Microbiology Chapter 7
Staphylococcus, Gemella, Macrococcus, Salinococcus
Gram positive cocci that appear as tetrads and are usually larger than Staphylococcus. Obligate aerobes and Catalase positive. colonies are yellow
Gram positive cocci that appear as clusters or tetrads. Facultative anaerobes and Catalase positive
Hydrogen peroxide is added to bacterial colony. Rapid bubbling indicates a positive reaction
Mannitol Salt Agar (MSA)
Contains 7.5%-10% NaCl, mannitol, phenol red indicator. Isolates salt tolerant bacteria like staphylococcus. Yellow indicates mannitol fermentation
Coagulase is most reliable method of identification. Growth and fermentation on MSA, DNAse positive, and sometimes exhibits beta hemolysis
Contains DNA and the dyes toluidine blue and methyl green. Activity detected by clearing of the green color when DNA is degraded.
Fibrinogen is converted into a fibrin clot. Performed on both slide (Bound) and in tube (Free)
Latex agglutination test
Carrier particles coated with human fibrinogen and IgG will react with clumping factor and protein A of S. aureus
Isolate and identify staphylococci by inhibiting other bacteria and utilizing chromogens that bind with specific enzymes and form colored compounds.
A chromogenic agar that will form deep pink to fuchsia colored colonies if populated with S aureus.
Specimens are collected from wounds, sputum, blood, urine, and abscess and are isolated on Sheep blood agar and Colistin-nalidixic acid (CNA).
S. aureus pathogenicity
Production of many extracellular toxins and compounds, antibiotic resistance, and ubiquitous. Invades tissues and can disseminate through blood to tissues and organs.
Toxic-Shock syndrome, food-borne illnesses, pneumonia, and septicemia. Causes folliculitis, boils, furuncles, impetigo in skin and soft tissues
S. aureus virulence factors
Protein A inhibits complement fixation and phagocytosis, Capsular polysaccharide enables organism to resist phagocytosis. Peptidoglycan and techoic acid permits organism to sustain environmental stress
S.aureus extracellular toxins (Exotoxins)
Coagulase, Fibrinolysin-Staphylokinase, Lipase, Hyaluronidase, Nucleases, Exfoliatins.
Fibrin formation, antiphagocytic property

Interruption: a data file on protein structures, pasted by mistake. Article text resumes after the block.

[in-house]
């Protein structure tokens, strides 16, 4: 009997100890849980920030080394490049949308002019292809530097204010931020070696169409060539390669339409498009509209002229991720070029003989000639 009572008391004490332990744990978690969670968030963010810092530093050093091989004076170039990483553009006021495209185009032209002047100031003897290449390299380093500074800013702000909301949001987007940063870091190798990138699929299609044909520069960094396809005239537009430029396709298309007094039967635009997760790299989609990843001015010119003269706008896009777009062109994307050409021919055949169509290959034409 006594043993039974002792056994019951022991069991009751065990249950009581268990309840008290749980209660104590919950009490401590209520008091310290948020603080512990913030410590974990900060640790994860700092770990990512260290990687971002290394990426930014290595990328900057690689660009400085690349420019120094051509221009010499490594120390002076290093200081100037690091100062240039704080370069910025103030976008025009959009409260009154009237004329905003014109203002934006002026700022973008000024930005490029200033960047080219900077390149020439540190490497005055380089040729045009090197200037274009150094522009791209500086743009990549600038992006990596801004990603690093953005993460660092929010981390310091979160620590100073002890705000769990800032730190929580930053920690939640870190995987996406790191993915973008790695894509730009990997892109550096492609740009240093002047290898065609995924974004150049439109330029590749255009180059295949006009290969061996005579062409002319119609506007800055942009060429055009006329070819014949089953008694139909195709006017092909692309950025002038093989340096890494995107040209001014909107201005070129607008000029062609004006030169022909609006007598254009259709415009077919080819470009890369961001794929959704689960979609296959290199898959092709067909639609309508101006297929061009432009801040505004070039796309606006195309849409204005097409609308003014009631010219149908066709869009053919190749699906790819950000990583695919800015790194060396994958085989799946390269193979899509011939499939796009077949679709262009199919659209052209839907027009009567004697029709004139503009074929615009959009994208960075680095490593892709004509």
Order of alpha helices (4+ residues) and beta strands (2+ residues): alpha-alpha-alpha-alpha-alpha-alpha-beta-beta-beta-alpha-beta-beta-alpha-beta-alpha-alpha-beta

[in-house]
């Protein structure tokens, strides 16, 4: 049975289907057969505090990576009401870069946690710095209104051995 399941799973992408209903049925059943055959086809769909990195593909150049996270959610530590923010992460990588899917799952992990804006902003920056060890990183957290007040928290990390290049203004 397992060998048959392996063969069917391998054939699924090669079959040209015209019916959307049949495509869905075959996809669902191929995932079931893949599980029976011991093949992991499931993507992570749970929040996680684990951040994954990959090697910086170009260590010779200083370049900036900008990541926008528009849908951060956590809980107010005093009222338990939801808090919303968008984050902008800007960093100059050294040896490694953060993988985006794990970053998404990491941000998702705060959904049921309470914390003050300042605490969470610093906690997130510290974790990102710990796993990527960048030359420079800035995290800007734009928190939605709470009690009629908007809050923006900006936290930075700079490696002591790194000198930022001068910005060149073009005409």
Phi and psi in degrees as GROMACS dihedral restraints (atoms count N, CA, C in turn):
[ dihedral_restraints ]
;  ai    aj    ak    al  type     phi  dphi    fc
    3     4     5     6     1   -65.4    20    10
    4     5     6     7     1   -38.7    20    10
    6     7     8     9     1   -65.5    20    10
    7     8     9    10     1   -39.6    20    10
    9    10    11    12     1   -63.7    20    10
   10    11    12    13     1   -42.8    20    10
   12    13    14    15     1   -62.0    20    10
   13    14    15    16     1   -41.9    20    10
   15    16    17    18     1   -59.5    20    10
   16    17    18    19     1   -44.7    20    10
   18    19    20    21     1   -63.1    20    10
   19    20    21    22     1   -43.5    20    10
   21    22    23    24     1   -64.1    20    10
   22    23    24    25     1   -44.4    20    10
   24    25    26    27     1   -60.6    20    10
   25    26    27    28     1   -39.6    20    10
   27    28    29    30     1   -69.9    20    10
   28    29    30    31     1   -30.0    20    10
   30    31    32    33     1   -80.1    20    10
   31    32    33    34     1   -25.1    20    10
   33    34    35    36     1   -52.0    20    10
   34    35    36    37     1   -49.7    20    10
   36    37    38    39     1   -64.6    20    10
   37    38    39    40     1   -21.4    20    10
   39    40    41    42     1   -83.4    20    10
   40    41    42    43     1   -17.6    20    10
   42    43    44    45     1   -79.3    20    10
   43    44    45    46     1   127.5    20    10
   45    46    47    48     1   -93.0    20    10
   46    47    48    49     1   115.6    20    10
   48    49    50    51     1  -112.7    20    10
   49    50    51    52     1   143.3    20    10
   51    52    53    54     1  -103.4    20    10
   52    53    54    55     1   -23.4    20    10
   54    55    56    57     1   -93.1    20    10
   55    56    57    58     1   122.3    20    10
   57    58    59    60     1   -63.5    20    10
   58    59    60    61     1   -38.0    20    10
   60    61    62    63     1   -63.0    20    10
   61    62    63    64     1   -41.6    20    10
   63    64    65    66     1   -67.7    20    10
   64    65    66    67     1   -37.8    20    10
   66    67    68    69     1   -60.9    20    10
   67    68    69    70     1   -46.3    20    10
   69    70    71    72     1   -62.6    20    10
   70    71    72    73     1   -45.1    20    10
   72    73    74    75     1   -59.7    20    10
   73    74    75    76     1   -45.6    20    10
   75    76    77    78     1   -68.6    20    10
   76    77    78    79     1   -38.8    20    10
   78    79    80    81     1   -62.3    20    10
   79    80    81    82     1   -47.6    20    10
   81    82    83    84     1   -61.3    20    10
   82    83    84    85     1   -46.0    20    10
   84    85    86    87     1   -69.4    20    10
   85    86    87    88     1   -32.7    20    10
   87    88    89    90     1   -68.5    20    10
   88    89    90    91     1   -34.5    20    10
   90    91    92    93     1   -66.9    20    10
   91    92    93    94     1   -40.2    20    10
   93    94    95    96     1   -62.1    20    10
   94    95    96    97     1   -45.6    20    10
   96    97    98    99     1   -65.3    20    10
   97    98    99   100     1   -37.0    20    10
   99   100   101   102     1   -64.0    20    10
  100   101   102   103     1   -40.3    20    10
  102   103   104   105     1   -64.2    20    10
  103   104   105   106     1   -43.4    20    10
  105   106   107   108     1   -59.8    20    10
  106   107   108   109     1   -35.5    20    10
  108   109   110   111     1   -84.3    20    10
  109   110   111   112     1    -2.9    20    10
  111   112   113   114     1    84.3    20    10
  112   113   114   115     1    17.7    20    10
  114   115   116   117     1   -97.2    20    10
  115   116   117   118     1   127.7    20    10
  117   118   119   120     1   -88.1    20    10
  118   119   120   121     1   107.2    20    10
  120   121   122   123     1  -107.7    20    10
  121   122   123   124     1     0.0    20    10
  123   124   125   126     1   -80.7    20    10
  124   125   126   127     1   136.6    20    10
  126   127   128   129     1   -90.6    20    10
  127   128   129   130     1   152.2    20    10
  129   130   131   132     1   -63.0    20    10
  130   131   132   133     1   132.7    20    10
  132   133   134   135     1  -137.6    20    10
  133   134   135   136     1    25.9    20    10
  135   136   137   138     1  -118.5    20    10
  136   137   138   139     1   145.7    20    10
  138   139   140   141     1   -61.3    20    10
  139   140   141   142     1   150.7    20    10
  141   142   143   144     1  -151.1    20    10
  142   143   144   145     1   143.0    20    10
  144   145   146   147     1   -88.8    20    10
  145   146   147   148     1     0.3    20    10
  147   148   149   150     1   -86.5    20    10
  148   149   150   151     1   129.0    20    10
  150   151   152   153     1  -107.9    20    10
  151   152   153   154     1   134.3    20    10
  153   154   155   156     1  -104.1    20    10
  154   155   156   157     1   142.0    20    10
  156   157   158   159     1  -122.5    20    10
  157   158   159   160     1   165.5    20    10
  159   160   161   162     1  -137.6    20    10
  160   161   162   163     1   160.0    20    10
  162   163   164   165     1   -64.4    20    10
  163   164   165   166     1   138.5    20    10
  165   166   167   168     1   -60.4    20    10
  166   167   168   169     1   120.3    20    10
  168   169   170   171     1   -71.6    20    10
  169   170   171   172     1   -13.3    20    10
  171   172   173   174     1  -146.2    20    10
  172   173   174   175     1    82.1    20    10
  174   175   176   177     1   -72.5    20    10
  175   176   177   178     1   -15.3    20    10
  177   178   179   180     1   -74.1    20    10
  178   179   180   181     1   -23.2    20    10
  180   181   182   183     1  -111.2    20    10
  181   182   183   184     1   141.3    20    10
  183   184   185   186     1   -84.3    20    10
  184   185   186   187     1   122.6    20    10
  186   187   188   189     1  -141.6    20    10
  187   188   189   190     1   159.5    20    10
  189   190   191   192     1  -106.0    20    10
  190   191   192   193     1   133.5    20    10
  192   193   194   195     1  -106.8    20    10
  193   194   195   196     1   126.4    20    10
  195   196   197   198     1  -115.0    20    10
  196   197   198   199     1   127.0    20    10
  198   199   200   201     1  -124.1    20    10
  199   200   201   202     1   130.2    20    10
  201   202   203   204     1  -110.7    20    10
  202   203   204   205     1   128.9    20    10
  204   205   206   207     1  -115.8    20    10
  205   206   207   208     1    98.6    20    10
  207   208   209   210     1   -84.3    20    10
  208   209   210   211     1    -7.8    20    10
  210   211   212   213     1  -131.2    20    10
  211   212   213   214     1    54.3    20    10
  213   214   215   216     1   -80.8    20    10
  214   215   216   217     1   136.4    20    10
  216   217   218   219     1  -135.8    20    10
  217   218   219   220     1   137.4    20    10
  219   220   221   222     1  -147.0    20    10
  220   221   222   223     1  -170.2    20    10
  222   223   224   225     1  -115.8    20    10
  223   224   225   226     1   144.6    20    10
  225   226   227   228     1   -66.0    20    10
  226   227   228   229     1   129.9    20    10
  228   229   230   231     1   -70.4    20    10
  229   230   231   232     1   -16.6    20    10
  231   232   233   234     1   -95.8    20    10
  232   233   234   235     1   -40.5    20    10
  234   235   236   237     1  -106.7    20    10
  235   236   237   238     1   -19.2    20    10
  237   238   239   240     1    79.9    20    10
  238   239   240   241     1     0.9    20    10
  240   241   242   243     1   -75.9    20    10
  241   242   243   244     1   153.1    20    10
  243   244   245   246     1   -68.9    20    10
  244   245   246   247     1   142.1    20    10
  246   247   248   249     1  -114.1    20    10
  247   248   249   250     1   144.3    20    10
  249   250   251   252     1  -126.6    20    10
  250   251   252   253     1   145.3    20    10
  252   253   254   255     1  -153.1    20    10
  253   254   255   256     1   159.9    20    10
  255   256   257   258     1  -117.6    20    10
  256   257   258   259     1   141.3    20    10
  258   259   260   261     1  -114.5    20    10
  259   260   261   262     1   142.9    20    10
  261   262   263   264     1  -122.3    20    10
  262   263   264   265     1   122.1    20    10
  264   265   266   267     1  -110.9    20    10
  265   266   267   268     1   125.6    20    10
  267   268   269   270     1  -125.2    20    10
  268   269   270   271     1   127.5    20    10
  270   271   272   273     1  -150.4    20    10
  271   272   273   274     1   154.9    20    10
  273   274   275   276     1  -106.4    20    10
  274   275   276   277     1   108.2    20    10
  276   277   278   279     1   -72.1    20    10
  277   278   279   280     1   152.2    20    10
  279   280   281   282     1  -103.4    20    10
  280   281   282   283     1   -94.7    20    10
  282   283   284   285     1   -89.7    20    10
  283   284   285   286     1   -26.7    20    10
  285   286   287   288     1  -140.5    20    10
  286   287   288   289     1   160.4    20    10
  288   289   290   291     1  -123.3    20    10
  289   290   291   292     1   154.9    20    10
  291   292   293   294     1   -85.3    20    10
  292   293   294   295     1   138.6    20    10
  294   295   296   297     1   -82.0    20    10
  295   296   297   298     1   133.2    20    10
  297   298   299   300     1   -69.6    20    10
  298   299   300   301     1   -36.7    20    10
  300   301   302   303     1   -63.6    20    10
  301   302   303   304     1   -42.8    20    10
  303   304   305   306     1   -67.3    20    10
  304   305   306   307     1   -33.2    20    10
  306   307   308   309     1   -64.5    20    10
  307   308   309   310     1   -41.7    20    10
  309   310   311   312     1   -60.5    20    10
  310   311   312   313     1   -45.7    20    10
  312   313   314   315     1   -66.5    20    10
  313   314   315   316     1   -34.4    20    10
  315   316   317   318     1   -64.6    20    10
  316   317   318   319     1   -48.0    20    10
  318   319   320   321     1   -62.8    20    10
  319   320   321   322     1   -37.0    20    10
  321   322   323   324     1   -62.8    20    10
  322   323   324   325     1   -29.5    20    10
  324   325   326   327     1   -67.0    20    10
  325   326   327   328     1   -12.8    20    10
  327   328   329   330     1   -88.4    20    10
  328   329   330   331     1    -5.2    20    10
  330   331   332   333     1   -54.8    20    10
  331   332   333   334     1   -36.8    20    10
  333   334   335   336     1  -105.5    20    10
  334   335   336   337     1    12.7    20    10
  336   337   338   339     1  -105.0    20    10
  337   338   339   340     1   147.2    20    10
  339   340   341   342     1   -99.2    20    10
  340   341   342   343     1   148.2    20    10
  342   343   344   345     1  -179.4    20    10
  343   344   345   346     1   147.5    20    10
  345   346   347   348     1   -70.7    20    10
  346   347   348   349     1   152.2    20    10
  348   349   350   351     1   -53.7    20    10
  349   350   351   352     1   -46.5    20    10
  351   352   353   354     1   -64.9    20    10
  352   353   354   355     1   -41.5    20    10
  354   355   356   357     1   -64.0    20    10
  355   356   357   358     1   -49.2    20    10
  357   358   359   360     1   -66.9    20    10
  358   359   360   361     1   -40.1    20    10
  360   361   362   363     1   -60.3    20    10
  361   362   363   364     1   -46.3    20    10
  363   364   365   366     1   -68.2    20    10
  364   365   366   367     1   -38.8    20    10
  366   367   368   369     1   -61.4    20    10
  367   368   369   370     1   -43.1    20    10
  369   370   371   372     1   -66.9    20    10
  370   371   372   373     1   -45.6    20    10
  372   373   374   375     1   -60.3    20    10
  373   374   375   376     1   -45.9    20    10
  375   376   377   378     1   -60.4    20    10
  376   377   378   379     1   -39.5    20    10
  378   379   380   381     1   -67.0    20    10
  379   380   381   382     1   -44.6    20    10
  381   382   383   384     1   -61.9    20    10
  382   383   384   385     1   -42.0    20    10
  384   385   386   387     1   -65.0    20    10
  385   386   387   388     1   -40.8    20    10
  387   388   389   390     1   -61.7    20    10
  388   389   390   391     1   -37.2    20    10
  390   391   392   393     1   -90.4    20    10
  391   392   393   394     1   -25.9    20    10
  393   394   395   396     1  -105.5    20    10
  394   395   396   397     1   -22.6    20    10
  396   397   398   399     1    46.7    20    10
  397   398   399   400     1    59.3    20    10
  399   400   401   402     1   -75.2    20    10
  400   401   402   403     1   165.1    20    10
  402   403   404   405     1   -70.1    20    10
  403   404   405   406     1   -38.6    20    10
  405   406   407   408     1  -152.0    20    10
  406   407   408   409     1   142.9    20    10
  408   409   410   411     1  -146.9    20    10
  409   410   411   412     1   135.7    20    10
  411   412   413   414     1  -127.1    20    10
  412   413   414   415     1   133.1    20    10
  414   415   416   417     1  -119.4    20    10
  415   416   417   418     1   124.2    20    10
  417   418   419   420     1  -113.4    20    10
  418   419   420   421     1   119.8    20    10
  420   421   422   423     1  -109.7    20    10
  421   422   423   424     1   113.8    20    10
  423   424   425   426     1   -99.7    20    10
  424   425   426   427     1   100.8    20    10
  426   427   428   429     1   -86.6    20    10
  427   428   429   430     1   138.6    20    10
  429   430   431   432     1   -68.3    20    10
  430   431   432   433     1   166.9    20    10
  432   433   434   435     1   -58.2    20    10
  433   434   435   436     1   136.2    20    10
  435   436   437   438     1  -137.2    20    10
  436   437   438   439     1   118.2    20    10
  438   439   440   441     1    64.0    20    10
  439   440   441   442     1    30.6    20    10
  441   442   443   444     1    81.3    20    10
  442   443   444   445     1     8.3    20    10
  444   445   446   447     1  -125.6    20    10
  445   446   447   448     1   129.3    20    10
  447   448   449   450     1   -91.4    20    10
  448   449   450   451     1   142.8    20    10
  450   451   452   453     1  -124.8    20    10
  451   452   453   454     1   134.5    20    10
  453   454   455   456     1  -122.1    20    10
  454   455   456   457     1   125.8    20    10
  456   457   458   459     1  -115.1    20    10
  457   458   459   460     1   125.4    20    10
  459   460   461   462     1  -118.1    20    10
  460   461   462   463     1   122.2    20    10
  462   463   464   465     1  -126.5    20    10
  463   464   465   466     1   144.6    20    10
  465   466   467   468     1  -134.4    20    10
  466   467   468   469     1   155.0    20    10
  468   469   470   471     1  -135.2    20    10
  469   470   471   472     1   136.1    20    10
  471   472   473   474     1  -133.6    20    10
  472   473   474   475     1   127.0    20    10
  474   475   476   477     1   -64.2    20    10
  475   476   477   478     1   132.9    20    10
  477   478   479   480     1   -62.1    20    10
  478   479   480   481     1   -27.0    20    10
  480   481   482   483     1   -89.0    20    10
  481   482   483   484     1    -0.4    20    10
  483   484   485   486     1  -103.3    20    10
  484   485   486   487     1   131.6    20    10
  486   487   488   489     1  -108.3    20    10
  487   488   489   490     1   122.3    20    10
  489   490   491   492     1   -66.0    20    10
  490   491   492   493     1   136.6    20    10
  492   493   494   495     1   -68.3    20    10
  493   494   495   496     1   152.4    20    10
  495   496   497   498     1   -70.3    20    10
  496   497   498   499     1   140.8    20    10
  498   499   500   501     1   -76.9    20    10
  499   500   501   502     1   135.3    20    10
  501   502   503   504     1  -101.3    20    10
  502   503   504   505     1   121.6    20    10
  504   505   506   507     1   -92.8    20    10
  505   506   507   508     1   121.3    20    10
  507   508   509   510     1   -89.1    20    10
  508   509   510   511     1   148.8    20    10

Lyses and dissolves fibrin clots; enables infections to spread
Hydrolyzes lipids in plasma and skin; allows for colonization and initiation of skin infections
Lyse hyaluronic acid and spreads infection
Deoxyribonuclease (DNase); degrades DNA
Hydrolyze tissue; Staphylococcal Scalded Skin Syndrome
S. aureus superantigens
Enterotoxins and other pyrogenic toxin such as toxic-shock syndrome toxin 1 (TSST-1); promote cytokine release and progression of toxic shock syndrome
S. aureus antibiotic resistance
Beta lactamase (penicillinase), methicillin resistance, and vancomycin resistance
Beta lactamase (penicillinase)
Enzyme that provides resistance to penicillin and other beta lactam antibiotics. Can be detected with iodometric, acidometric, or chromogenic assays
Methicillin Resistant S. aureus (MRSA)
Isolated with Cefoxitin screen tests, chromogenic agars, and latex agglutination for PBP2a
Coagulase negative Staph (CoNS) species
S. epidermidis, S. saprophyticus, S. hominis, S. hemolyticus
Coagulase negative Staph (CoNS) characteristics
Catalase positive, GPC clusters, growth on Mannitol Salt Agar, but do not ferment mannitol, DNase negative, and coagulase negative
Normal flora on skin and mucous membrane. Increasingly being found as and opportunistic pathogen in health care associated infections
S. epidermidis characteristics
Gram-positive cocci in clusters, nonhemolytic, positive growth on CNA, Growth on MSA but no fermentation, coagulase negative, DNase negative, and susceptible to novobiocin
Associated with urinary tract infections (UTI), resistant to novobiocin, coagulase negative, DNase negative, grows on MSA with variable fermentation
Used to differentiate S. epidermis (susceptible) from S. saprophyticus (resistant).